Playing Politics with Your Money

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A former editor of mine used to joke that no matter how cynical you get in Washington, you just can’t keep up. I was reminded of that this morning as I read the Washington Post report that GSA Administrator Lurita Alexis Doan had instructed employees of the agency to find ways to help “our candidates” in the next election. The GSA is the government’s chief procurement agency, handling something like $56 billion worth of federal contracts. Has the GSA ever been completely immune from politics? Probably not. But the blatant nature of this, if true, is astonishing–particularly considering that it happened this year, in the wake of the Jack Abramoff scandal and the arrest of David Safavian, who was the chief procurement officer at OMB. With polling suggesting that cleaning up Washington was a major motivator in the 2006 midterm elections, you would think the Administration would be keenly sensitive of the need to avoid even the appearance of political taint on government procurement. I wonder if that came up when GSA employees were getting that PowerPoint presentation of polling data by Karl Rove deputy J. Scott Jennings.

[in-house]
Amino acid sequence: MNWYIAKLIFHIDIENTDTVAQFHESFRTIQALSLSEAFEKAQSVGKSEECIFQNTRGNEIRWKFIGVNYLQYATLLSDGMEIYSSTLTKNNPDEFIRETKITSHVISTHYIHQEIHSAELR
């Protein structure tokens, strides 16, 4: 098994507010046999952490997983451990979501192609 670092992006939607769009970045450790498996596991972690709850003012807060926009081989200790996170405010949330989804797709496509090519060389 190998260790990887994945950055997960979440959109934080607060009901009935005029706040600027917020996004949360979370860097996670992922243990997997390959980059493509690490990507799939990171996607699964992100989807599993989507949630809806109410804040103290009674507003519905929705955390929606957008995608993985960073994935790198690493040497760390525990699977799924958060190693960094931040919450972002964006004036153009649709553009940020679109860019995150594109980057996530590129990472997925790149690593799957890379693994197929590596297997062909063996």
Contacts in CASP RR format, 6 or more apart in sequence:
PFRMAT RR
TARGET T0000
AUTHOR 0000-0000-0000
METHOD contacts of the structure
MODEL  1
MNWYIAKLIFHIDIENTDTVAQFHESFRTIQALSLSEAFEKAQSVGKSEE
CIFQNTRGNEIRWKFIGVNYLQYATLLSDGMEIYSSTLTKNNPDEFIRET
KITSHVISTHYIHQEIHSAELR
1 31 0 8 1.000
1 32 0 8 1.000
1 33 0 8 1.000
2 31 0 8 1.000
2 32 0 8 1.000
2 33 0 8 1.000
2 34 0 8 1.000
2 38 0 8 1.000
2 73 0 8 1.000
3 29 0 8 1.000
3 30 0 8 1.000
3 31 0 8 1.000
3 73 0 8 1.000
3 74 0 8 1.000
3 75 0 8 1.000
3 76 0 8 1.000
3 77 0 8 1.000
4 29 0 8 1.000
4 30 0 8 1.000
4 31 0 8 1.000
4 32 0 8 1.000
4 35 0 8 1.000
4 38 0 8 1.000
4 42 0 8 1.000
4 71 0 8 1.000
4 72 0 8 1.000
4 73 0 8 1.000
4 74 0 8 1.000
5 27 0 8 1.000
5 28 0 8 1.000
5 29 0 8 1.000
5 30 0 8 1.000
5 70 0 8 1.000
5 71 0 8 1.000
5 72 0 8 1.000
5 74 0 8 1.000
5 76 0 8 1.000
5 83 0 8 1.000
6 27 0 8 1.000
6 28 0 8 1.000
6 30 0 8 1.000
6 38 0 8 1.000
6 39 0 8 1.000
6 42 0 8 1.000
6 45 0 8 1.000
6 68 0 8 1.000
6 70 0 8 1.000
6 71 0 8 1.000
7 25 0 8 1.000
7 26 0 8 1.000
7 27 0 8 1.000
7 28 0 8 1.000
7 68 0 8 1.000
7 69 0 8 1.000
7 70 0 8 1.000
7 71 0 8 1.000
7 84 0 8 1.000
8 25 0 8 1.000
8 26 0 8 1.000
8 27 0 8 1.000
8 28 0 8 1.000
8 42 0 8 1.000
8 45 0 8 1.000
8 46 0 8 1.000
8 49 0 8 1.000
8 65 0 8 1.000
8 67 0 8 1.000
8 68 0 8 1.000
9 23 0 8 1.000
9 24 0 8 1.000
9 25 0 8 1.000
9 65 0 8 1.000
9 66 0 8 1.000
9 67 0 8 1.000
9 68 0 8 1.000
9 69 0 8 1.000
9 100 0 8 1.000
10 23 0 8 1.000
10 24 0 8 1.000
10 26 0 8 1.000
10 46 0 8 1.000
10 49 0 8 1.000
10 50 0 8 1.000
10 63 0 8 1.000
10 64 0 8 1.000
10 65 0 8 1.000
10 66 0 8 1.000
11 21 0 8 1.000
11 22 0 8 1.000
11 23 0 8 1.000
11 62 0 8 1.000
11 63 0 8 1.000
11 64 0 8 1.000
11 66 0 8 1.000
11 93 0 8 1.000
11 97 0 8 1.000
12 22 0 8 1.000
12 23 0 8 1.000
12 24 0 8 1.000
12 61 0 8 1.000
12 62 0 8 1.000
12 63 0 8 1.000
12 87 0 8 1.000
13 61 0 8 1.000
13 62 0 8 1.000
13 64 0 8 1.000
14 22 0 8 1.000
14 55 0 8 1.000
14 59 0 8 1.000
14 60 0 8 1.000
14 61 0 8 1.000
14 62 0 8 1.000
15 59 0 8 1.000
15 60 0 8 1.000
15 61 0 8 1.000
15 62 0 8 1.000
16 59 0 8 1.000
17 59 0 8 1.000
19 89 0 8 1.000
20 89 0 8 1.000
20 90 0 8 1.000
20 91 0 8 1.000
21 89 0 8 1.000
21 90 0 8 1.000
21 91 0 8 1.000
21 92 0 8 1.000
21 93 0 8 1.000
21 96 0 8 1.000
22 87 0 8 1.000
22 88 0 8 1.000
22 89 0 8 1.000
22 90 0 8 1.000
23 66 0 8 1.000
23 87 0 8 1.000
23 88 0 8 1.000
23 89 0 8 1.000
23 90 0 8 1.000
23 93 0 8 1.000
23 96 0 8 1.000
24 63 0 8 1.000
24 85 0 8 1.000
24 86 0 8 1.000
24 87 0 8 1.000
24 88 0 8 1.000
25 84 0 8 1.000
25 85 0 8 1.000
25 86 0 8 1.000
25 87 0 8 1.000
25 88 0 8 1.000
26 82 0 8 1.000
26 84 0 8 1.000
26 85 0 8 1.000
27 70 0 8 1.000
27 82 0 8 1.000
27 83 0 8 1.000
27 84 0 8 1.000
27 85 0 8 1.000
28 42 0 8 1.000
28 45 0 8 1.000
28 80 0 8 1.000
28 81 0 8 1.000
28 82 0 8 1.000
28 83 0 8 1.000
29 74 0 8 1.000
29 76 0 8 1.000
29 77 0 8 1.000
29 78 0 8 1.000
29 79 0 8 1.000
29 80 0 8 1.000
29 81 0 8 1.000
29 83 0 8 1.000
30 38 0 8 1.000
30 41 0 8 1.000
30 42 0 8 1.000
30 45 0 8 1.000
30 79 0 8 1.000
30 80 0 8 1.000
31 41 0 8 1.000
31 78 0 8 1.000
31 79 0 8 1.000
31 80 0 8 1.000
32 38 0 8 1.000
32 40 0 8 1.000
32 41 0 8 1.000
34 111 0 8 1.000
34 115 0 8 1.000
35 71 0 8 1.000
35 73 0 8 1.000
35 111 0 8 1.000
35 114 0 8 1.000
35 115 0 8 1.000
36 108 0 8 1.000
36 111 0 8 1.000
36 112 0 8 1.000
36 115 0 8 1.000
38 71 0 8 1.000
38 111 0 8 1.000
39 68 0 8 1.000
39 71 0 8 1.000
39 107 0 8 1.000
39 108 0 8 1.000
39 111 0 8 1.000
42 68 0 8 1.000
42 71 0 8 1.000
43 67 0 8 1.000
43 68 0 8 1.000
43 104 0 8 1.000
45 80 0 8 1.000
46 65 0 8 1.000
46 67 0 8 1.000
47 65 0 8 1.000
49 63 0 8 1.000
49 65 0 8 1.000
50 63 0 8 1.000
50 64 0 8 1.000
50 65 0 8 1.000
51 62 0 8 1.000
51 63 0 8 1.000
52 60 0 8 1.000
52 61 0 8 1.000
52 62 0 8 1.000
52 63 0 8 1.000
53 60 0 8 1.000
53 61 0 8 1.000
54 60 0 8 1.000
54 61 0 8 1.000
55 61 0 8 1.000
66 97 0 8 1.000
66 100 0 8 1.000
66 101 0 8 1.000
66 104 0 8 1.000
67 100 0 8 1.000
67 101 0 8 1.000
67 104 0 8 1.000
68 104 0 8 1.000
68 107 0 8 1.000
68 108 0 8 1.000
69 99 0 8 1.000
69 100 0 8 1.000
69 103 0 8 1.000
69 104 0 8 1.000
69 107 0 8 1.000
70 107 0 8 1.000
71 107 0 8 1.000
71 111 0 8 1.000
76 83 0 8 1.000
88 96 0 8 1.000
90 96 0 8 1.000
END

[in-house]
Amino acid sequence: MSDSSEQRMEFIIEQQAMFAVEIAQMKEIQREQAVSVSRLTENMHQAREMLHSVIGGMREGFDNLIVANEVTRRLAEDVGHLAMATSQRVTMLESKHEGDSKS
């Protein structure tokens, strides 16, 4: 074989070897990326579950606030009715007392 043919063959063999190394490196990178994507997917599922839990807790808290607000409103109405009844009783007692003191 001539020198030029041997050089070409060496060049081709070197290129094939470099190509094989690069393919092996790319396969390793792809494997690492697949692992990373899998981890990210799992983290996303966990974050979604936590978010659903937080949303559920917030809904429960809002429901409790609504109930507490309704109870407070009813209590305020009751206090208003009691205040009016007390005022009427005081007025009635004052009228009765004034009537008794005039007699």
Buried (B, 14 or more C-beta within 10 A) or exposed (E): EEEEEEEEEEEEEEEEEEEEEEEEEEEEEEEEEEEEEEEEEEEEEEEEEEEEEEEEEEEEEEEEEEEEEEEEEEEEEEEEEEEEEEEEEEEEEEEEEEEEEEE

That said, this Administration has always been pretty upfront about seeing the government bureaucracy as an extension of electoral politics. Recall, for instance, this 2003 Wall Street Journal story about Rove’s hand in the activities of the Interior Department. Yes, these are “political” appointees. But taxpayers have the right to expect that if we are the ones paying their salaries, their chief concern should be working for us.

UPDATE: Thanks to Ana and commenter Jim for letting me in on the true source of that quote about cynicism. (And I even SAW that show!) Anyway, I should have known there was something fishy. Editors are never funny.